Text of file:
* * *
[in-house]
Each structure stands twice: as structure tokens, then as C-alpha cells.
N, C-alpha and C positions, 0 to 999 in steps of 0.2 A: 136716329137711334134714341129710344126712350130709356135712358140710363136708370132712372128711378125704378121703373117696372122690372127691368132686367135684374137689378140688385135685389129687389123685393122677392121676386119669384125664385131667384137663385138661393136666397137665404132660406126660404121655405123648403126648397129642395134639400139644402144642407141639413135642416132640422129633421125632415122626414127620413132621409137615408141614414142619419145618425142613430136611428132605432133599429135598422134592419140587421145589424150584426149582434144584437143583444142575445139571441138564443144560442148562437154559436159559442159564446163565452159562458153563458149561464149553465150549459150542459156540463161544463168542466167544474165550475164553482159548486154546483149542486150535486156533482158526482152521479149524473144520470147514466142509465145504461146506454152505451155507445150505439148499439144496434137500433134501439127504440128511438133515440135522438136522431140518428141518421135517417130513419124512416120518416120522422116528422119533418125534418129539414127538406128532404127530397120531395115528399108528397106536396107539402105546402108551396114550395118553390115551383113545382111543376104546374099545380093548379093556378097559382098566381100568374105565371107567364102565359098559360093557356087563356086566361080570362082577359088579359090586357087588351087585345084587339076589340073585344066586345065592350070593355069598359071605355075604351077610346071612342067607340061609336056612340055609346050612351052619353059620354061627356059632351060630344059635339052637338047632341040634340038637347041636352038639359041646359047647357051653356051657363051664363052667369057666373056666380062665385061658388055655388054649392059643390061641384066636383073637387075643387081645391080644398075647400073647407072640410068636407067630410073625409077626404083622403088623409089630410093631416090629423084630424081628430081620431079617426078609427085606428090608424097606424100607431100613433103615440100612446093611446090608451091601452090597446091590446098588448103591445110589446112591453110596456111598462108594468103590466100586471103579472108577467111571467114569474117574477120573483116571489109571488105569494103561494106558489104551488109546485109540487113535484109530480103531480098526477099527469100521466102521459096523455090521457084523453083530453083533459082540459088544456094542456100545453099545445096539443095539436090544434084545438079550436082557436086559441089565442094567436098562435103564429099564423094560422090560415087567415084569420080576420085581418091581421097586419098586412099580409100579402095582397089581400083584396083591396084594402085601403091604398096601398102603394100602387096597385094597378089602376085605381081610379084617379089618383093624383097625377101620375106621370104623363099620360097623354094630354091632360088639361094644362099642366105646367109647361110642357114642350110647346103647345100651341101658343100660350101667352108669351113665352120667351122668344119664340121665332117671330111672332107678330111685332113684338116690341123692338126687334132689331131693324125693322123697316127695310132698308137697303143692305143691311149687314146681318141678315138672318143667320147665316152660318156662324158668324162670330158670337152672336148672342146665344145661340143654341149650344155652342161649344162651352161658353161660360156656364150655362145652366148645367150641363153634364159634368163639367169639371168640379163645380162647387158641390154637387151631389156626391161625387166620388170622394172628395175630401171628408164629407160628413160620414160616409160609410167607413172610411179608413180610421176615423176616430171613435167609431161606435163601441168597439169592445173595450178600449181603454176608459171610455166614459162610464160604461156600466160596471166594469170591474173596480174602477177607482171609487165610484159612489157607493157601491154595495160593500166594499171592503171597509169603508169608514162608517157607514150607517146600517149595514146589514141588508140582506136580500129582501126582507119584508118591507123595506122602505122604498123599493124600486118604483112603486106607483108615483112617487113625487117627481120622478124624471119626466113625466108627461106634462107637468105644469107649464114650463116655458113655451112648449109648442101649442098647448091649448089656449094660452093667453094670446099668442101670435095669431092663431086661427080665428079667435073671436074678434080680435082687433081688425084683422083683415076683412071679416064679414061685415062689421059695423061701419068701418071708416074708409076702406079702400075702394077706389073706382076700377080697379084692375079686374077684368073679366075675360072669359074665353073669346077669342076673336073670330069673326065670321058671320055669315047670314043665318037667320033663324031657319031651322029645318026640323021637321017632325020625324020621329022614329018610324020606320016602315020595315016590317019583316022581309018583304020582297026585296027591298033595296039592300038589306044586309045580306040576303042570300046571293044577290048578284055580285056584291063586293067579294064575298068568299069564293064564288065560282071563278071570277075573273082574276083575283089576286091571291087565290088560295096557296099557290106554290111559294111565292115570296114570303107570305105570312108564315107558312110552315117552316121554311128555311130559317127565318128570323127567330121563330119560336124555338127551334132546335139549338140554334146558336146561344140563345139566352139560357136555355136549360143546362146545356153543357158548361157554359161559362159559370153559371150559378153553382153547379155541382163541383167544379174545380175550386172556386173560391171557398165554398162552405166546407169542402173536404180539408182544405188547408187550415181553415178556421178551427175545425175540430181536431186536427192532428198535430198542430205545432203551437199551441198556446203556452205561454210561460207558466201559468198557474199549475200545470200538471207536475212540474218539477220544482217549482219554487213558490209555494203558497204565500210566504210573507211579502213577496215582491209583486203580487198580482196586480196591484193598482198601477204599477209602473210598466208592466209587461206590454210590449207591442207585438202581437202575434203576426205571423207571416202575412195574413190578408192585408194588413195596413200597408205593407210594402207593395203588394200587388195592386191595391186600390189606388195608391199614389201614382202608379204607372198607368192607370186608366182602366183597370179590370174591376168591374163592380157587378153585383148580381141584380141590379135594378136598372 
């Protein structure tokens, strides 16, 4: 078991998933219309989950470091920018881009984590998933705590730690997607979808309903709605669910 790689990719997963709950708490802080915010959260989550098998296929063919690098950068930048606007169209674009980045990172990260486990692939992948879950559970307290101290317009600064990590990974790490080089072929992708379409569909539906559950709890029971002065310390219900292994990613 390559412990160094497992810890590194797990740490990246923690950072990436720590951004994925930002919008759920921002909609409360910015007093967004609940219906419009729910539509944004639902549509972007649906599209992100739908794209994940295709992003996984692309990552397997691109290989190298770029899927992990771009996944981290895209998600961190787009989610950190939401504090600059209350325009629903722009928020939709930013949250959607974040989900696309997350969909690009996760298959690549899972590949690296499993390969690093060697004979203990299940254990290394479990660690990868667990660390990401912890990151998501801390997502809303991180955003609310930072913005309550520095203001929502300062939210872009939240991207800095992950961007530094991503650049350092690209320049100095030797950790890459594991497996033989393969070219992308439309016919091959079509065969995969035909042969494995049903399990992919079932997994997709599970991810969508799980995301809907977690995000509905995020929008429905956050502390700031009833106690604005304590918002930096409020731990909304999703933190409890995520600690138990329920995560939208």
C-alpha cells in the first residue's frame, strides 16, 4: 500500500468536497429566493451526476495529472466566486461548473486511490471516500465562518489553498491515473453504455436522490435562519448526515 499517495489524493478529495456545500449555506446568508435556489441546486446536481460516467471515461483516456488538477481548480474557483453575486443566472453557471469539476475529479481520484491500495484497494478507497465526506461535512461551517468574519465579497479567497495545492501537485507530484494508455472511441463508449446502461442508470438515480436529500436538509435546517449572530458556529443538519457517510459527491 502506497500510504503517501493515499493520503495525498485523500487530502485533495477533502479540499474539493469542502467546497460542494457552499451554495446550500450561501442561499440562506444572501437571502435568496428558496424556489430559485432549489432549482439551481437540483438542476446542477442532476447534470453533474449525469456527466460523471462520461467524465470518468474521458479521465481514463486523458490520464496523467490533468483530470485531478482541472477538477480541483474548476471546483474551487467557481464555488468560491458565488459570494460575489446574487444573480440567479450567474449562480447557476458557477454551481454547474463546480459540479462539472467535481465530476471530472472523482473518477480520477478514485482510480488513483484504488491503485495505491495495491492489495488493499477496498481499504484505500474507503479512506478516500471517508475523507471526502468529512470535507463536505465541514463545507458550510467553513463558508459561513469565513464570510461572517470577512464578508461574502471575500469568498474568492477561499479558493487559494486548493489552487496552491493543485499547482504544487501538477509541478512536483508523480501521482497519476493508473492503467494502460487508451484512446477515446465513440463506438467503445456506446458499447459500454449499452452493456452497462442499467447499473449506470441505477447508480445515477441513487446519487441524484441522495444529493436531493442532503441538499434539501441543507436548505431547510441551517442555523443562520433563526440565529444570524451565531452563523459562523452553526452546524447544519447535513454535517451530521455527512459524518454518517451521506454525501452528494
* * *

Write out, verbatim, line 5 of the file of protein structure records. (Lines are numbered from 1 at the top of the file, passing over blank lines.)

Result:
C-alpha cells in the first residue's frame, strides 16, 4: 500500500468536497429566493451526476495529472466566486461548473486511490471516500465562518489553498491515473453504455436522490435562519448526515 499517495489524493478529495456545500449555506446568508435556489441546486446536481460516467471515461483516456488538477481548480474557483453575486443566472453557471469539476475529479481520484491500495484497494478507497465526506461535512461551517468574519465579497479567497495545492501537485507530484494508455472511441463508449446502461442508470438515480436529500436538509435546517449572530458556529443538519457517510459527491 502506497500510504503517501493515499493520503495525498485523500487530502485533495477533502479540499474539493469542502467546497460542494457552499451554495446550500450561501442561499440562506444572501437571502435568496428558496424556489430559485432549489432549482439551481437540483438542476446542477442532476447534470453533474449525469456527466460523471462520461467524465470518468474521458479521465481514463486523458490520464496523467490533468483530470485531478482541472477538477480541483474548476471546483474551487467557481464555488468560491458565488459570494460575489446574487444573480440567479450567474449562480447557476458557477454551481454547474463546480459540479462539472467535481465530476471530472472523482473518477480520477478514485482510480488513483484504488491503485495505491495495491492489495488493499477496498481499504484505500474507503479512506478516500471517508475523507471526502468529512470535507463536505465541514463545507458550510467553513463558508459561513469565513464570510461572517470577512464578508461574502471575500469568498474568492477561499479558493487559494486548493489552487496552491493543485499547482504544487501538477509541478512536483508523480501521482497519476493508473492503467494502460487508451484512446477515446465513440463506438467503445456506446458499447459500454449499452452493456452497462442499467447499473449506470441505477447508480445515477441513487446519487441524484441522495444529493436531493442532503441538499434539501441543507436548505431547510441551517442555523443562520433563526440565529444570524451565531452563523459562523452553526452546524447544519447535513454535517451530521455527512459524518454518517451521506454525501452528494